Indeed, some doubt Hubbard's financial ability to pull off a football deal. While the Inglewood City Council has authorized $35 million for a stadium at Hollywood Park, that sum falls short of the estimated $200-million price tag for the stadium.
Hubbard's horse handicapping aside, he is still the only one in Los Angeles pushing hard for an immediate return of football. And he's been willing to put his reputation on the line that he'll be the one to do it.
"They have their environmental impact report and that's big," says John Shaw, Ram president. "Some team out there just might jump at that."
But a few of those teams ready to jump face their own hurdles. The Tampa Bay Buccaneers, who failed to persuade Orlando city officials to build a new stadium, would have to pay the estate of late owner Hugh Culverhouse $35 million if they move out of Florida. The Arizona Cardinals and Seattle Seahawks are angling for new stadiums, but would they agree to take on Hubbard as their landlord and fight the NFL for approval to move?
"It's to the NFL's advantage to get a team in here as quick as they can in a state-of-the-art facility," Hubbard says. "And it's to their advantage to get a Super Bowl back here as soon as they can. Every year that we go without a team--they can say it isn't affecting them--but from a marketing standpoint the longer you go, people lose interest. And they will lose interest in watching teams on TV; you got to have a presence."
The NFL has given assurances to O'Malley and Disney that Super Bowls will be part of the deal if either is selected as builder of a new stadium in Los Angeles. Hollywood Park has heard no such talk, largely because the NFL wants to stay clear of Hollywood Park's gambling interests.
"If I had my druthers the NFL would be sitting here with me when I meet with the owners in trying to make a deal happen," Hubbard says. "But once we have a deal made I would expect them to get behind it and support it.
"We haven't discussed Super Bowls. Super Bowls are not part of our deal, and it is not contingent upon Super Bowls. I have watched what Jerry Jones has done in Dallas . . . and Dallas has never had a Super Bowl, but he's sold more luxury boxes and club seats than anyone else by far. I got to think L.A. has to be as good a market as Dallas."
The question is whether L.A. sports fans will pay for personal seat licenses, a one-time premium fee that guarantees the holder can buy tickets the next year, and it's a large part of the big-money formula that is driving football. Carolina Panthers fans are ponying up between $600 and $5,400 for their PSLs. Just as critical is whether corporations will put up the money to buy luxury boxes, another revenue-generating component that has spelled success for teams with state-of-the-art stadiums boasting these accommodations.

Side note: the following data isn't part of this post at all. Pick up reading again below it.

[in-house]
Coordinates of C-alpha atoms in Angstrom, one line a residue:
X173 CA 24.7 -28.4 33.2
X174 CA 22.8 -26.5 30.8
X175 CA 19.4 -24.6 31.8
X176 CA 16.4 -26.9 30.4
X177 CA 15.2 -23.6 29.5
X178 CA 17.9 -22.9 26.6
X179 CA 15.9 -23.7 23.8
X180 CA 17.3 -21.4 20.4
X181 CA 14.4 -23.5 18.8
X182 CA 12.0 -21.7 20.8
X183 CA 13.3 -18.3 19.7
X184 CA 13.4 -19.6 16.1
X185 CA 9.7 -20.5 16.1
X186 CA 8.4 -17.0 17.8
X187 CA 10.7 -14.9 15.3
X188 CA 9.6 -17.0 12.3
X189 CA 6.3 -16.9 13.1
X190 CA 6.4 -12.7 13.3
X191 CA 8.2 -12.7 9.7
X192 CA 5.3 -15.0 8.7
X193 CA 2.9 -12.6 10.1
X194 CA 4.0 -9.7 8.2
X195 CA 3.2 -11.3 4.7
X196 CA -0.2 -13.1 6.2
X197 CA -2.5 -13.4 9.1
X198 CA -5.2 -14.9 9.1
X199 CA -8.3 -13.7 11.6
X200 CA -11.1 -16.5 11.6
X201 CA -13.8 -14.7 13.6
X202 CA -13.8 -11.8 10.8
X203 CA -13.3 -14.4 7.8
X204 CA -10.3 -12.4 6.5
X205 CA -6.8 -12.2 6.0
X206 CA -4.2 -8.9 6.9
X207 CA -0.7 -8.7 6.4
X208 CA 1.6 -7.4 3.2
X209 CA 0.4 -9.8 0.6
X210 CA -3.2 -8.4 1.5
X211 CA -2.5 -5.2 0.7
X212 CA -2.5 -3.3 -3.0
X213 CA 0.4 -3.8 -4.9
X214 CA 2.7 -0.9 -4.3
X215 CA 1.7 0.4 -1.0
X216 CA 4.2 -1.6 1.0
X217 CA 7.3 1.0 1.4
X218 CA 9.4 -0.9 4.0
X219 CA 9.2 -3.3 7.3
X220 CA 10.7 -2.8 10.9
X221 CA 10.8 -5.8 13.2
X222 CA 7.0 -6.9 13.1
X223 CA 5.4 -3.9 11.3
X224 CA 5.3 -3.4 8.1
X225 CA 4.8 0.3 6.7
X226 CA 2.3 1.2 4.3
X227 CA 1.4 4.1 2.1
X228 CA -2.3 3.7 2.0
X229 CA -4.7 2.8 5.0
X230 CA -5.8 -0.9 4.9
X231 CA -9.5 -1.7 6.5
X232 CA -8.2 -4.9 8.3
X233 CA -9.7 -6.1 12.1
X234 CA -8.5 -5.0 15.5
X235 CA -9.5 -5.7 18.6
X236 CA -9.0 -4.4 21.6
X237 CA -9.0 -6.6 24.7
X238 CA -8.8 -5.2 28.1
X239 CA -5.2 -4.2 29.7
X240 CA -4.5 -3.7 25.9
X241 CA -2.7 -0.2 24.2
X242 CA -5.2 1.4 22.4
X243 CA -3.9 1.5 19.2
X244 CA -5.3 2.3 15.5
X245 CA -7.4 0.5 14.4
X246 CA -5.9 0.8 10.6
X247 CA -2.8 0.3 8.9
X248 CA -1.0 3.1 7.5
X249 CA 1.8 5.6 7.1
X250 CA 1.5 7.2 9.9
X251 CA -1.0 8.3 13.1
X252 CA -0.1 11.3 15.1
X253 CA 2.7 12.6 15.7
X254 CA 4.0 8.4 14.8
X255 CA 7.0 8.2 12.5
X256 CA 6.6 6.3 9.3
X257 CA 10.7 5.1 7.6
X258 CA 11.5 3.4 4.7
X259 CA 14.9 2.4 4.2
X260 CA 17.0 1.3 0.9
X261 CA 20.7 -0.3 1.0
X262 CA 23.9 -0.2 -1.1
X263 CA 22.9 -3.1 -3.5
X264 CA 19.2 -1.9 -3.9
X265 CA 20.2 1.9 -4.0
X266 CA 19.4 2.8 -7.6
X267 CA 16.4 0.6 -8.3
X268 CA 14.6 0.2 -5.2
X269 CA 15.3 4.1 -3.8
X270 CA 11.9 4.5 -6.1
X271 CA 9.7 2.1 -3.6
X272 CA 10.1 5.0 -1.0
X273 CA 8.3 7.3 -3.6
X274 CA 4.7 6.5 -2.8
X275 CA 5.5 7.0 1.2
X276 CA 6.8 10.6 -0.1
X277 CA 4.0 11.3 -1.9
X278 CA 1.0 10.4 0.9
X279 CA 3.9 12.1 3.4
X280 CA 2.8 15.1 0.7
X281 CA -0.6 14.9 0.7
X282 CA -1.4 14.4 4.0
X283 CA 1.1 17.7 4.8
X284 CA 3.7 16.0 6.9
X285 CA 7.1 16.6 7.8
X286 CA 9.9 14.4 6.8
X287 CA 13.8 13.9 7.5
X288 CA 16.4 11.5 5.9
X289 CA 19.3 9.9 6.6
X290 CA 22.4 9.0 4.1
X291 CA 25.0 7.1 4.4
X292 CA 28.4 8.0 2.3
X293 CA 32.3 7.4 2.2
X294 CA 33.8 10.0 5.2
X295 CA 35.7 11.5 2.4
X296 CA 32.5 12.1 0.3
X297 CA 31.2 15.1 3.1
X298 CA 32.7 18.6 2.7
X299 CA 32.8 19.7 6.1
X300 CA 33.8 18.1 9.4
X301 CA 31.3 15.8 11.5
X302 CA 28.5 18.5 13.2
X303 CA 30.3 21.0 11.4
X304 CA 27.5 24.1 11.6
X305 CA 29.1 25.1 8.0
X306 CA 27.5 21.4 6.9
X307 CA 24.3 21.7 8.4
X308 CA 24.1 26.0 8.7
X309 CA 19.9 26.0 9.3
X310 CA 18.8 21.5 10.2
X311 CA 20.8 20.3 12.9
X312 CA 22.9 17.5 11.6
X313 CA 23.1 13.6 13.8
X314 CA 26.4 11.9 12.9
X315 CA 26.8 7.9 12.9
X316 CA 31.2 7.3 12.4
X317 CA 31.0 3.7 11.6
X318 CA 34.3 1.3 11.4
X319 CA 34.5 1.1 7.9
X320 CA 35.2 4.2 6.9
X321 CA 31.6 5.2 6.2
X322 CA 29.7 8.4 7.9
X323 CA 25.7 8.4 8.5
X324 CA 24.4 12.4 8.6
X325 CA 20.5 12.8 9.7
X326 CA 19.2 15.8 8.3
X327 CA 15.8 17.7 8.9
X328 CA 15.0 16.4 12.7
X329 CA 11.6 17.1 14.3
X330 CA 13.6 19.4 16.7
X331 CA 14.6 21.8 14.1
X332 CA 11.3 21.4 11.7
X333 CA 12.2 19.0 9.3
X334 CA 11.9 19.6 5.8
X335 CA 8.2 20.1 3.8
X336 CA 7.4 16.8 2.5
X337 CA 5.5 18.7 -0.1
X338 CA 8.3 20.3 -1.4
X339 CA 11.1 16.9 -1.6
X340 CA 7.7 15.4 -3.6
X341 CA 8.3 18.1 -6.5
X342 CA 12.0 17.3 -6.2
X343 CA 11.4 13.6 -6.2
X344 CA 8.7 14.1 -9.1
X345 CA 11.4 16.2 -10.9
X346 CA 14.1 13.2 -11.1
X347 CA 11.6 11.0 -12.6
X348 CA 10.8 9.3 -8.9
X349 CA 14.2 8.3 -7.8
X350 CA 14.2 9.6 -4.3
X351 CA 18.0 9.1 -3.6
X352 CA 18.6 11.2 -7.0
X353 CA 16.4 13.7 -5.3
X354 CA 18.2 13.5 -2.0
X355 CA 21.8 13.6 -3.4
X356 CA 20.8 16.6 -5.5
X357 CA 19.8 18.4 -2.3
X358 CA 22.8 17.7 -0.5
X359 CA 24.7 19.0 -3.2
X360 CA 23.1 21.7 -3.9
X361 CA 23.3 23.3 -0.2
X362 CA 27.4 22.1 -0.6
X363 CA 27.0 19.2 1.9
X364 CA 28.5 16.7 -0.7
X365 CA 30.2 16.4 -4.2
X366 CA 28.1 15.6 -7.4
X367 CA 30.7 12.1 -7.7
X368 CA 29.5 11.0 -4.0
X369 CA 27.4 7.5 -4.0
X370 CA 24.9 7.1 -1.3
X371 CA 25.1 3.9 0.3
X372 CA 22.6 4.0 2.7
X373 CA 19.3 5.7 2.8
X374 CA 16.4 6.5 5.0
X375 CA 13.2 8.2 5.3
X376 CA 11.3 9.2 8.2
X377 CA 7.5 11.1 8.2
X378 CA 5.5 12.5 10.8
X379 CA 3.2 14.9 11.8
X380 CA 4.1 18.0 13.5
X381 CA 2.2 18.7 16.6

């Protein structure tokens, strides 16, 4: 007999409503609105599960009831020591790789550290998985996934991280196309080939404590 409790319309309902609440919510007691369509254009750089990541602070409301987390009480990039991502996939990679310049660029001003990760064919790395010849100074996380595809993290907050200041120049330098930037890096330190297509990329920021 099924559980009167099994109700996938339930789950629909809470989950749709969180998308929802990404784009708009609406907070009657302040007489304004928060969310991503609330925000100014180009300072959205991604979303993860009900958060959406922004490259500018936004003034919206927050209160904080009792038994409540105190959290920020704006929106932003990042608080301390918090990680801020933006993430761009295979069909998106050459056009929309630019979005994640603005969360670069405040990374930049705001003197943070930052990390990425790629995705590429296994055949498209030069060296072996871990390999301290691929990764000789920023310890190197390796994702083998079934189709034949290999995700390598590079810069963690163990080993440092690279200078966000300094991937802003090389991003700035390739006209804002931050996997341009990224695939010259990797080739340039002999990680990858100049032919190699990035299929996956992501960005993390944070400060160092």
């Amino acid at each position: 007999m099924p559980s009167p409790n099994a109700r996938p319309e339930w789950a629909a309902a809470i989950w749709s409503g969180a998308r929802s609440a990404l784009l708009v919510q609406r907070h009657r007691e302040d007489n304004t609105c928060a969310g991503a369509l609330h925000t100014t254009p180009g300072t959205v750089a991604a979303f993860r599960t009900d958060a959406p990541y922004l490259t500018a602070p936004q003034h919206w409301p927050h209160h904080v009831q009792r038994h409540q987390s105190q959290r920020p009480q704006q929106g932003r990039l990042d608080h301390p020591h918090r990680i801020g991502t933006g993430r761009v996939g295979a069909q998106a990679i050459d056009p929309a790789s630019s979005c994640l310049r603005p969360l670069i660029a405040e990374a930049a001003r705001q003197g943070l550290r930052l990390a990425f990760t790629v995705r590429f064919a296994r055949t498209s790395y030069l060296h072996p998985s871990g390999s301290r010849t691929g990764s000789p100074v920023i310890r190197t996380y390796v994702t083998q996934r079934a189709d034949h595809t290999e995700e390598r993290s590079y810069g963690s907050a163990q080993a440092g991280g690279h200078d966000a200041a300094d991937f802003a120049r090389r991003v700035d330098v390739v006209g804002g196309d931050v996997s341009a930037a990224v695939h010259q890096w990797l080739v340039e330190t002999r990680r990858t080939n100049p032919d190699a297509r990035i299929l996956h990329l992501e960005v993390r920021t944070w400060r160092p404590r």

"I don't know the economics of the deal," says Klosterman, who previously worked for Hubbard. "But don't ever sell R.D. Hubbard short. If he wants to, he can make it happen."
The NFL will not talk publicly about Hollywood Park other than to include it among the possible sites for a new team, but privately the league has gone so far as to say it will take Hollywood Park to court if it tries to bring a team to Los Angeles.
Everyone else: Roger Goodell, a rising star in the NFL front office, has been charged with the task of overseeing Los Angeles. The NFL currently considers O'Malley, Disney and Hollywood Park the only serious contenders, but Goodell continues to keep an open mind, meeting with anyone who might have the solution.
A group of investors headed by Irwindale businessman Fred Lyte offered to buy the Arizona Cardinals from owner Bill Bidwill, move them to L.A. and play in the Coliseum. After being rebuffed, they began to address their mail to Seattle owner Ken Behring.
Would anyone pay good money to watch the Los Angeles Cardinals in the Coliseum? "We have the money in our budget to get good players and management and put a winning team on the field," Lyte says somewhat naively.
Former Twentieth Century Fox owner Marvin Davis and MCA Chairman Emeritus Lew Wasserman have talked with the NFL, but they have chosen to avoid the public spotlight. And the NFL believes that for football to take hold again in Los Angeles, it will take an all-out, high-profile marketing effort.
"In the case of the Carolinas and our effort to get football," says Jerry Richardson, Carolina's high-profile owner and NFL Stadium Committee chairman, "politicians had to be enthused, the corporate community had to buy suites and advertising and the fans had to participate. I'm optimistic that eventually we'll get the same thing done in Los Angeles."
What does the NFL have in mind for Los Angeles? Why is a new stadium mandatory? Should Los Angeles allow the NFL to dictate its future?